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TECHNICAL PAPERS

The Influence of Injection Pockets on the Performance of Tilting-Pad Thrust Bearings—Part I: Theory

[+] Author and Article Information
Niels Heinrichson

Department of Mechanical Engineering, Technical University of Denmark, DK-2800 Kgs. Lyngby, Denmarknhe@mek.dtu.dk

Ilmar Ferreira Santos

Department of Mechanical Engineering, Technical University of Denmark, DK-2800 Kgs. Lyngby, Denmarkifs@mek.dtu.dk

Axel Fuerst

Hydrogenerator Technology Centre, Alstom(Switzerland) Ltd., CH-5242 Birr, Switzerlandaxel.fuerst@power.alstom.com

J. Tribol 129(4), 895-903 (Jun 19, 2007) (9 pages) doi:10.1115/1.2768609 History: Received June 14, 2006; Revised June 19, 2007

This is Part I of a two-part series of papers describing the effects of high-pressure injection pockets on the operating conditions of tilting-pad thrust bearings. In Part I a numerical model based on the Reynolds equation is developed extending the three-dimensional thermoelastohydrodynamic (TEHD) analysis of tilting-pad thrust bearings to include the effects of high-pressure injection and recesses in the bearing pads. The model is applied to the analysis of an existing bearing of large dimensions and the influence of the pocket is analyzed. In the analysis, the high-pressure oil injection used for hydrostatic jacking is turned off (i.e., only the effect of the pocket is studied). It is shown that a shallow pocket positively influences the performance of the bearing because it has characteristics similar to those of a Rayleigh-step bearing. In Part II of the paper (Heinrichson, N., Fuerst, A., and Santos, I. F., 2007, ASME J. Tribol., 129(4), pp. 904–912) measurements of pressure profiles and oil film thickness for a test-pad are compared to theoretical results. The analysis of Part II deals both with flow situations, where the high-pressure injection is turned off, as well as with situations where it is turned on for hydrostatic jacking.

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Copyright © 2007 by American Society of Mechanical Engineers
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Figures

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Figure 1

The coordinate system used

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Figure 2

Selected details of the computational grid. The energy fluxes from the oil film into the pocket control volume.

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Figure 3

Flowchart for the program

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Figure 4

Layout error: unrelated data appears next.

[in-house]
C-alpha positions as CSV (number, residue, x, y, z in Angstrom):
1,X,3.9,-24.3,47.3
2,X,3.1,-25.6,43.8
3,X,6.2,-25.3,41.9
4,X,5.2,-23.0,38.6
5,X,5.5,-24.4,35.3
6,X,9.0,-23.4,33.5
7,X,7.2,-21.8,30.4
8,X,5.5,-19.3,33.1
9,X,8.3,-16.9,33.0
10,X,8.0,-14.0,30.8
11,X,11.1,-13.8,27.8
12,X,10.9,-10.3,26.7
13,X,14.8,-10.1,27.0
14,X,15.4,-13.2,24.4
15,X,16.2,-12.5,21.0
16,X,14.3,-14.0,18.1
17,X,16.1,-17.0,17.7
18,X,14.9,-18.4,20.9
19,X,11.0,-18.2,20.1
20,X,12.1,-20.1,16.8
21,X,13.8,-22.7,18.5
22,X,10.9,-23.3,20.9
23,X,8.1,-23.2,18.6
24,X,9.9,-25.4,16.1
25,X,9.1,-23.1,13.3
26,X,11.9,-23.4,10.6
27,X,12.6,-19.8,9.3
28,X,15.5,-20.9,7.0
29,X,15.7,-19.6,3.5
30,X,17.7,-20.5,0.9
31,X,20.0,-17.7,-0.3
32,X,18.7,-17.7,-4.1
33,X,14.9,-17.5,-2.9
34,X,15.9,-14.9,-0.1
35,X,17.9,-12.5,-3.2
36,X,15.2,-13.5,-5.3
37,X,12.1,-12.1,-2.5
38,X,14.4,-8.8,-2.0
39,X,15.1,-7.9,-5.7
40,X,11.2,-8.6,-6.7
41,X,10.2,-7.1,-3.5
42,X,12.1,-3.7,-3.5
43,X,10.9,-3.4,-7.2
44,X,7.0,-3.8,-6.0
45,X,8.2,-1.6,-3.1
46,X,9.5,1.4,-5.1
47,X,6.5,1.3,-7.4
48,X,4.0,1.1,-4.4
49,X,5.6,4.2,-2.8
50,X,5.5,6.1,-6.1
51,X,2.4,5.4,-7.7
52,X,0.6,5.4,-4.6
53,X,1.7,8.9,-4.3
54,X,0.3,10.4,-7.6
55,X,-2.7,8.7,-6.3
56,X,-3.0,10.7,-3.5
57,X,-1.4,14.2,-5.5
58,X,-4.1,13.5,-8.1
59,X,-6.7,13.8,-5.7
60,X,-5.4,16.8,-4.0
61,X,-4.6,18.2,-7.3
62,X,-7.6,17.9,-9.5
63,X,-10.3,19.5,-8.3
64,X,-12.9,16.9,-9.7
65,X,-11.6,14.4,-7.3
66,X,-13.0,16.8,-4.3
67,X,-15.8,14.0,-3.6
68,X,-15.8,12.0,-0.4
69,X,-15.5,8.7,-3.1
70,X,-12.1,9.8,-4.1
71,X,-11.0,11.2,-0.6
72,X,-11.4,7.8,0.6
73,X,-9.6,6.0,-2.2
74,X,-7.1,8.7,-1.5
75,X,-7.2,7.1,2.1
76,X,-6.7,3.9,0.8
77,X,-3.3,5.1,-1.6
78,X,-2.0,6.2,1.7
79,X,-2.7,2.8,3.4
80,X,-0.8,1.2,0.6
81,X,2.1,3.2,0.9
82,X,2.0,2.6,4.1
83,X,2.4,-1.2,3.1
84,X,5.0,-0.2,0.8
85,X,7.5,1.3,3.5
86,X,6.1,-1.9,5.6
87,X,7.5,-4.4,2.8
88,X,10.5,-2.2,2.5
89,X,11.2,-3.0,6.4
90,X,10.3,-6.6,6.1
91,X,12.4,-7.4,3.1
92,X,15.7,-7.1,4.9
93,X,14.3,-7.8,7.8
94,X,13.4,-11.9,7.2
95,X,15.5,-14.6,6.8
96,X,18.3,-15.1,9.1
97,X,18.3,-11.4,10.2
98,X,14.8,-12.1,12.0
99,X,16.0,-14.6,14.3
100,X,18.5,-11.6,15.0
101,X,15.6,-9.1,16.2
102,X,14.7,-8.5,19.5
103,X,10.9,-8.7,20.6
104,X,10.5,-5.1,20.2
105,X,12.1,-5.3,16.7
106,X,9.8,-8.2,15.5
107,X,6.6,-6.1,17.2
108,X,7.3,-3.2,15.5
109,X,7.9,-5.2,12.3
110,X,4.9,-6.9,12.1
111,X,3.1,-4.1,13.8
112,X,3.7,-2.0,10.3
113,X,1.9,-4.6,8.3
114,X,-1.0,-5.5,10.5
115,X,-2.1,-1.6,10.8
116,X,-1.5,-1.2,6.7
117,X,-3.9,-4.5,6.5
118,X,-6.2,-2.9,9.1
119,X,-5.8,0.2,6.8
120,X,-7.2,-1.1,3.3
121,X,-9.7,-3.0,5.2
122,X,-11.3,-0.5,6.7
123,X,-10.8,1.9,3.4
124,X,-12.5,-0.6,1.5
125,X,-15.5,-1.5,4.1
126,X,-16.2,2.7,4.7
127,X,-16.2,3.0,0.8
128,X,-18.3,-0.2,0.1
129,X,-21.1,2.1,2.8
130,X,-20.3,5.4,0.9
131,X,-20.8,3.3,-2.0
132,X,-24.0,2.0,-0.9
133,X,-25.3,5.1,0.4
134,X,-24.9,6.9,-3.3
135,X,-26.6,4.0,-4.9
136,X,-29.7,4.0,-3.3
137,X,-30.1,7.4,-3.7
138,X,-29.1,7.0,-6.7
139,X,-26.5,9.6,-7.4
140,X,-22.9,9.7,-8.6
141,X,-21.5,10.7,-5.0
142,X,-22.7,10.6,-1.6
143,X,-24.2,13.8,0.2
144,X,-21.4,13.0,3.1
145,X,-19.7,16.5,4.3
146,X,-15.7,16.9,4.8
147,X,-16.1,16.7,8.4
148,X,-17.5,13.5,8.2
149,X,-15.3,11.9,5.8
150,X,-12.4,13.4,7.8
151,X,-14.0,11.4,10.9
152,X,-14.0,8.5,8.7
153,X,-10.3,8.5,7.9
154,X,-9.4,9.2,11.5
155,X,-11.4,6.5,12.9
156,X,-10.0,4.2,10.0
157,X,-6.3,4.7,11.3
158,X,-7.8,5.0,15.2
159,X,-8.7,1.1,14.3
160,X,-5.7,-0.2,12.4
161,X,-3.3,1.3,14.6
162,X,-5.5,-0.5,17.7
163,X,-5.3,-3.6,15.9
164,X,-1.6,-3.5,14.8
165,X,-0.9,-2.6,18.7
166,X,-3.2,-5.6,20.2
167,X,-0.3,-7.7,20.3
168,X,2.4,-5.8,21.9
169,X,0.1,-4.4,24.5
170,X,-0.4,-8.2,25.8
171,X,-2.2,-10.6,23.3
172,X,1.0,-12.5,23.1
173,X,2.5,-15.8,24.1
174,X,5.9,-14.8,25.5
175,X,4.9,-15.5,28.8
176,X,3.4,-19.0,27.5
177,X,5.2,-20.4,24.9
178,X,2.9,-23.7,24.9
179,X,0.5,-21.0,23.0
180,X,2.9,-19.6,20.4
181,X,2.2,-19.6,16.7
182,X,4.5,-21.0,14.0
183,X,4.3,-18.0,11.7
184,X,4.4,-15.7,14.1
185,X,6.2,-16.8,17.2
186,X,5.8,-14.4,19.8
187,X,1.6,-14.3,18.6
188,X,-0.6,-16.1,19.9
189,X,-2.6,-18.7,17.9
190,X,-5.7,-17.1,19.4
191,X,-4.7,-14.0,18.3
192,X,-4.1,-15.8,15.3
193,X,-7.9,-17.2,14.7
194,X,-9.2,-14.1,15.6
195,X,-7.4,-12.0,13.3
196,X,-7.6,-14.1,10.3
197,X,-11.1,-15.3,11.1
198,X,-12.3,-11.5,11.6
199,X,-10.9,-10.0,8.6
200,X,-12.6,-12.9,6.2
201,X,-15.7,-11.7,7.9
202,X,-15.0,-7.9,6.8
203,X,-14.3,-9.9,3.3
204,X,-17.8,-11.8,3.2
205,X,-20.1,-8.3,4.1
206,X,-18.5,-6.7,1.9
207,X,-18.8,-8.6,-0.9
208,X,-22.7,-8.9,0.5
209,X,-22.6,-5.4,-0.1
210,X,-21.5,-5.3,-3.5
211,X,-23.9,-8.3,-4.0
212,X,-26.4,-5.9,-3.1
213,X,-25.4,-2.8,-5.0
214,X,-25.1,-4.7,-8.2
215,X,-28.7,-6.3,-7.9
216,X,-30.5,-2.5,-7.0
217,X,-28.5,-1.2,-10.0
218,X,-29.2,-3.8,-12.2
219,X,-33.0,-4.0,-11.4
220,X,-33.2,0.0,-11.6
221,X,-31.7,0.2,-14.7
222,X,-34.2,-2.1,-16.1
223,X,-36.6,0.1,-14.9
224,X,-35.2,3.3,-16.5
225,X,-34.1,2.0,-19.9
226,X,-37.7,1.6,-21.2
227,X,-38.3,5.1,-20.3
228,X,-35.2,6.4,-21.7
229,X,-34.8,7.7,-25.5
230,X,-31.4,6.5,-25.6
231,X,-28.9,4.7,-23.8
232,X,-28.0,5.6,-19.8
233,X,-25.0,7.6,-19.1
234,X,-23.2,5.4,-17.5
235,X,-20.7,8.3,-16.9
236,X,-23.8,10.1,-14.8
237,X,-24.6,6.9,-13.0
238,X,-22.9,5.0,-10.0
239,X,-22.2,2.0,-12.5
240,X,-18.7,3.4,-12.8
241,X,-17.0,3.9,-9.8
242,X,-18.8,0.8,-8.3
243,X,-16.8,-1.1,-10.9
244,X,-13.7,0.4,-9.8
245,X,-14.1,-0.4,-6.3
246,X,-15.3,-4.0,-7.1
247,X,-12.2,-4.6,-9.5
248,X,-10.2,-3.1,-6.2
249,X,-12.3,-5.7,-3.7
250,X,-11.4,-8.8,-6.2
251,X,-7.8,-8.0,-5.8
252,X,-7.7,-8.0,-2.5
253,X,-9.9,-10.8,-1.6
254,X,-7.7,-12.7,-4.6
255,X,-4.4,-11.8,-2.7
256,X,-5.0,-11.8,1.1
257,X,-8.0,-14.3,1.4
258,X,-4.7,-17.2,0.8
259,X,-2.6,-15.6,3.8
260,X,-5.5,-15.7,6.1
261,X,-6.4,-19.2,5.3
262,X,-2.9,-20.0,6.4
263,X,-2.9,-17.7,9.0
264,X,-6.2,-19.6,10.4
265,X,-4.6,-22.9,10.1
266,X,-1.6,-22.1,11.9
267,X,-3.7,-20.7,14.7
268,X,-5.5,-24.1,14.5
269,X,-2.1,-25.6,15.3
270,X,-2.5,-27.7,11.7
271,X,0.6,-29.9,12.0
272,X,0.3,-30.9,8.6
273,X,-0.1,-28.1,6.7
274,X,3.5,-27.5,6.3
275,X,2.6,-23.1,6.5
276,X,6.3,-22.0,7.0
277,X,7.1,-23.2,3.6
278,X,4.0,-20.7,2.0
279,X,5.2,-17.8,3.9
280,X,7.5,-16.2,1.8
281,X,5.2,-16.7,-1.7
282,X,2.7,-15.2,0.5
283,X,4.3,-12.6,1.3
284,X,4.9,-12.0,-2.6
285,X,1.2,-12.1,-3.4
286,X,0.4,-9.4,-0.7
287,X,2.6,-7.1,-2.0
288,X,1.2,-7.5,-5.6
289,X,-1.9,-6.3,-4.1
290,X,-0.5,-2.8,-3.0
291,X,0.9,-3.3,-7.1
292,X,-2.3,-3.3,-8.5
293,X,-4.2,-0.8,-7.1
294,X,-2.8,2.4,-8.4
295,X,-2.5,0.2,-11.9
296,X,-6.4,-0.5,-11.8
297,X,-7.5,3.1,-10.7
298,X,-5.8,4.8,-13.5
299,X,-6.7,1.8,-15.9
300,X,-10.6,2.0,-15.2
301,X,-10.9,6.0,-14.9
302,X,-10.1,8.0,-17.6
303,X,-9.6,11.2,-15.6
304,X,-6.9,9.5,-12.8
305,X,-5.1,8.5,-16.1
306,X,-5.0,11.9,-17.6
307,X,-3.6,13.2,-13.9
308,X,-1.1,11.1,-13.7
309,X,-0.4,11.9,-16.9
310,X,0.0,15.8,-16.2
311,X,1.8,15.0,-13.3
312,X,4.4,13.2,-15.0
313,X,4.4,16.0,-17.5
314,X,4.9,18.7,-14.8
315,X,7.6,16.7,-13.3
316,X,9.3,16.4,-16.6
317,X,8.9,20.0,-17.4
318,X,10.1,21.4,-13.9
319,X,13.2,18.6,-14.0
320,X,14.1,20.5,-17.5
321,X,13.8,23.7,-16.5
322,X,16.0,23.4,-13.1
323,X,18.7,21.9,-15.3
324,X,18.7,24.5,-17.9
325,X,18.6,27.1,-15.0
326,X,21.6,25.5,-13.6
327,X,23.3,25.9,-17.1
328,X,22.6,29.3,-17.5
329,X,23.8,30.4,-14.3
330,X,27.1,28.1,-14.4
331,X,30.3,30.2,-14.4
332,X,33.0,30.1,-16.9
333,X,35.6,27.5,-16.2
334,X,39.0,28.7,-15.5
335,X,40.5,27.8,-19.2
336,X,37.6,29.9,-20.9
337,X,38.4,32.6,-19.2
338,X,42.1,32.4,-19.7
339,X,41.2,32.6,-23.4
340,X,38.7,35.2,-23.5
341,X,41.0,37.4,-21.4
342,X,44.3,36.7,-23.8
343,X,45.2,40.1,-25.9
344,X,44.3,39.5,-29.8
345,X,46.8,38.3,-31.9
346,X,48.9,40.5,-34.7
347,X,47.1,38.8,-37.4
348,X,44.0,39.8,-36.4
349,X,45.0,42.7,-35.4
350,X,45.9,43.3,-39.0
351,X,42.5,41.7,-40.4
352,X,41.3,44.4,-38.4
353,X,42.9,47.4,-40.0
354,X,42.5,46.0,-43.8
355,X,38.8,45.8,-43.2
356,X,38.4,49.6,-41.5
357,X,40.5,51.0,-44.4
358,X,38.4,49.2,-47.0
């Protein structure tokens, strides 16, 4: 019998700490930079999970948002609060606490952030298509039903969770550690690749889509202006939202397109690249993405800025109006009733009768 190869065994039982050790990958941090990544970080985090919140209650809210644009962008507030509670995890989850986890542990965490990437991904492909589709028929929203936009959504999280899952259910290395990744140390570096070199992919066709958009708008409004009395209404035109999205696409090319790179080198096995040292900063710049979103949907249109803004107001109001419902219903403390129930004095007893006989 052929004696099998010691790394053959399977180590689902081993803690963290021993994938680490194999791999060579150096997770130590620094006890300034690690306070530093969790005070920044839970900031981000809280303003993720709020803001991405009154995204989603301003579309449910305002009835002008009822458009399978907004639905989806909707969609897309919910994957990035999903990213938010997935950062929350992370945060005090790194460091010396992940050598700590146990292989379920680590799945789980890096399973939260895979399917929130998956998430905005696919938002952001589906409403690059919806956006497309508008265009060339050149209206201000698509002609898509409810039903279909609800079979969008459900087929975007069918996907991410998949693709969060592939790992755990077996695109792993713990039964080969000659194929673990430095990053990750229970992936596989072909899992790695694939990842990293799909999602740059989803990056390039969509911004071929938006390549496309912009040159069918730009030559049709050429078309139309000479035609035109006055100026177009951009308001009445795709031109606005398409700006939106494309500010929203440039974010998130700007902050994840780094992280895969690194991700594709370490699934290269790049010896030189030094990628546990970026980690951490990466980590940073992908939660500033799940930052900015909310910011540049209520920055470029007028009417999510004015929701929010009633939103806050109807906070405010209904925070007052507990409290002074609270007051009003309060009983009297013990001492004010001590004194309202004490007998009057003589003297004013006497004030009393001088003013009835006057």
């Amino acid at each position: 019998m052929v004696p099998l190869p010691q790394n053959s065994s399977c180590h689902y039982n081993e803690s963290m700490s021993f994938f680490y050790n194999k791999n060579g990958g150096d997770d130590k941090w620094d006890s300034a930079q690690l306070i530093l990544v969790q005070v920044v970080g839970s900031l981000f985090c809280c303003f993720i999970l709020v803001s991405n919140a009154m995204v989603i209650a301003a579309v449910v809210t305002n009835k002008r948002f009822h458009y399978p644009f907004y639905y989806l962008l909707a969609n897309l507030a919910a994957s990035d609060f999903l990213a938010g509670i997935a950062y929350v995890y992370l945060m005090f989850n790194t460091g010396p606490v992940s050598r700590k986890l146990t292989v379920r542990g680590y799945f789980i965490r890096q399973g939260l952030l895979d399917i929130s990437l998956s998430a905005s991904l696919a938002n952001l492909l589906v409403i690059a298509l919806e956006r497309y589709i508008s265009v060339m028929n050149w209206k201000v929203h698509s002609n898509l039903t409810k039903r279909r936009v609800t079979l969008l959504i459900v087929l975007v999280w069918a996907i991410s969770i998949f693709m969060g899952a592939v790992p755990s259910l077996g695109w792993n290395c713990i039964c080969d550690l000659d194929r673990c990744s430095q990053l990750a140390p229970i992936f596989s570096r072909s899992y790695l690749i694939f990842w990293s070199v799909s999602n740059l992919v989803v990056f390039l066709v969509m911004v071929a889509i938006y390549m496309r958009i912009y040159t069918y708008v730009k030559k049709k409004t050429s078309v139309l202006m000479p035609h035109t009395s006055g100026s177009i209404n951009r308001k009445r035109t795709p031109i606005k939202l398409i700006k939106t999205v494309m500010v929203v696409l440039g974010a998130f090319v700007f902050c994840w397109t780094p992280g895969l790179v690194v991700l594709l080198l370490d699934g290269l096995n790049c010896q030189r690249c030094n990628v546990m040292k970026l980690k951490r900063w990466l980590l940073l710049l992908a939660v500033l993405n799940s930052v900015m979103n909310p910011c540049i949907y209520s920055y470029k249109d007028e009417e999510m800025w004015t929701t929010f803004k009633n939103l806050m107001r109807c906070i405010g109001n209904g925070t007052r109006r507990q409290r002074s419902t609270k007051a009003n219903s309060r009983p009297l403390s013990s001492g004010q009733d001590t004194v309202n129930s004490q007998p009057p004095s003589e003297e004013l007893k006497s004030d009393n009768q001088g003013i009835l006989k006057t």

Instrumented pad of the Bieudron hydro power plant

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Figure 5

Dimensions of the ring support (in millimeters). The dotted line indicates the smoothing function used for the plate thickness. A 3mm babbitt layer coats the pad.

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Figure 6

Predicted contours of film thickness (top graph), pressure (middle graph), and pad surface temperature (bottom graph) for the studied thrust bearing pads. Left graphs concern the bearing with injection pockets. Right graphs show results for the plain bearing pad. Operating conditions: ω=44.9rad∕s, Fz=4.94MN.

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Figure 7

Pressure distribution at the 25%, 50%, and 75% radial positions for various pocket radii rp. The pocket radius is varied between zero and 115mm. The maximum pocket depth hp,max=2.27mm is kept constant.

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Figure 8

Minimum oil film thickness (a), maximum oil film thickness (b), and friction loss (c) are presented for various pocket radii rp. The pocket radius is varied between zero and 115mm. The maximum pocket depth hp,max=2.27mm is kept constant.

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Figure 9

Pressure distribution at the 25%, 50%, and 75% radial positions for various maximum pocket depths hp,max. The maximum pocket depth is varied between zero and 5mm. The pocket radius rp=65mm is kept constant.

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Figure 10

Minimum oil film thickness (a), maximum oil film thickness (b), and friction loss (c) are presented for various maximum pocket depths hp,max. The maximum pocket depth is varied between zero and 5mm. The pocket radius rp=65mm is kept constant. The thin horizontal lines in the graphs represent values obtained for a plain pad without a pocket.

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